Choosing your destination should be the easiest part. The fundraising committee says, “We have X amount of dollars and we need to raise Y amount of dollars in order to purchase the new computers for our lab”. Substitute whatever your need is and you’re done!
Although that sounds like a no brainer, I have found that schools will often skip this step because their fundraising is planned more like a Field Day Event or Open House. It is on the calendar for August, November and January—but no one really knows what the destination is for those funds. Not planning for Y destination creates numerous problems including parent apathy, volunteer burnout and lack of financial accountability. On the other hand, planning for Y provides a goal that everyone can get excited about.
How are you going to get to your destination—by boat, by plane or by car (translation—by product sales, by carwash or by carnival)? Choosing the mode of transportation involves careful planning in order to reach your destination successfully. Product sales raise over two billion dollars annually for schools and nonprofits and are usually the fastest means to an end. However, choosing a quality product at a correct price point takes time and research. Fundraising companies that are members of the Association of Fund-Raising Distributors and Suppliers is a good place to start, but don’t take a plane when it would make more sense to drive a car. Think locally as well. Is there a business in your area that has a quality product and would work with you on a fundraiser?
Having more than one product fundraiser annually is not the answer to raising more funds. There’s a reason schools don’t plan multiple carnivals a year because too much of a good thing is counter-productive. I guarantee that if you put the same amount of energy and planning into one product sale per year, you will have more success and happier parents. In other words, your travel companions won’t be asking, “Are we there yet?”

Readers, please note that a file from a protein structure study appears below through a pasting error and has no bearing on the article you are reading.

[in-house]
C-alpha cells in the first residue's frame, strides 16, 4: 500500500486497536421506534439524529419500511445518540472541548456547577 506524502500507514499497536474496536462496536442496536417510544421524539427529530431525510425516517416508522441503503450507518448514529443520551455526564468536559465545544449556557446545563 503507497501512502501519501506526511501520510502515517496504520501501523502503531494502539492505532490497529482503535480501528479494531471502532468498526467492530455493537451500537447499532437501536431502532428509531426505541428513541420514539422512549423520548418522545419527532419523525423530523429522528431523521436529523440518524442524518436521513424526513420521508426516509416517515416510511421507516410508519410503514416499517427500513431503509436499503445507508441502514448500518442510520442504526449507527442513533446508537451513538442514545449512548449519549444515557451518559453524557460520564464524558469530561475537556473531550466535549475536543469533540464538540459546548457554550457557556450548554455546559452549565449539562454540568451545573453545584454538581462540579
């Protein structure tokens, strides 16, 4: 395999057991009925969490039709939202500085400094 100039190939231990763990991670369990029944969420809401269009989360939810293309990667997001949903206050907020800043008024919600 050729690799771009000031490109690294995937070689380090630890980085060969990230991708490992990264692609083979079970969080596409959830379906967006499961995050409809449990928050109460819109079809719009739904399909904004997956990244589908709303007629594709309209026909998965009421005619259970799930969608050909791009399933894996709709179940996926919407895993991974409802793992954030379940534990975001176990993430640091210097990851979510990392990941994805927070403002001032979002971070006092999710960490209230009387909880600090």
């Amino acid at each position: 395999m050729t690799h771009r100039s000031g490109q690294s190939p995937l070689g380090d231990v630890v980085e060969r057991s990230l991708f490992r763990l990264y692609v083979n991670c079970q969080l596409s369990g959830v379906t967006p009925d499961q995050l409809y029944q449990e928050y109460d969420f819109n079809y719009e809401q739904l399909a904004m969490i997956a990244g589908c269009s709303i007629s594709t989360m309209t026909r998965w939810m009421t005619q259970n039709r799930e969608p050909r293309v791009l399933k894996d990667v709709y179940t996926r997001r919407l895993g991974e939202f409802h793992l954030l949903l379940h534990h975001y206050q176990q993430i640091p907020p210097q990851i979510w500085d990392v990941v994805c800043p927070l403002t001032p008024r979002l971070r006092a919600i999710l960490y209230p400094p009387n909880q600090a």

While on vacation everyone is fully aware of the day it ends. There is a beginning and an end, and barring a natural disaster, that is not open for discussion; so it should be with fundraising. That’s easy to do with a fundraising event but more challenging when it comes to products sales. Plan to keep everyone fully aware of the day your product sale ends. That means effective communication prior to and during the sale so that the parents will know there is a fundraising brochure in their child’s backpack. Post information in the school newsletter, and have reminders read during the morning and afternoon school announcements. Send flyers home, have the students make posters and use email or Facebook when available. With proper planning and communication, everyone will know when you have reached the end. Product sales that are allowed to linger are rarely successful and cause a delay in product delivery to your supporters.
We are almost through with our vacation analogy; there’s just one last thing to cover. When packing for a vacation, it’s important to include some fun: a deck of cards, the book you’ve been meaning to read or maybe a DVD or two. When fundraising, you should also have a bag of fun packed that includes “thank you” prizes for participants. Fundraising professionals provide incentive programs, but using a purchased program is not always necessary. Again, think locally. Bring on the fun by taking your high sellers to the bowling alley, the movie theater or out for a pizza and ice cream. Local businesses are surprisingly generous with discount cards and donations when asked. It requires planning and good communication, but using prizes will dramatically increase your sales. Remember to “talk it up” so that all participants know about the incentives you are providing.
Finally, just like a well-planned vacation, everyone involved in your fundraiser will have a rewarding experience and look forward to the next “trip.” Nothing breeds success like success so plan, communicate and execute to achieve all your future fundraising goals.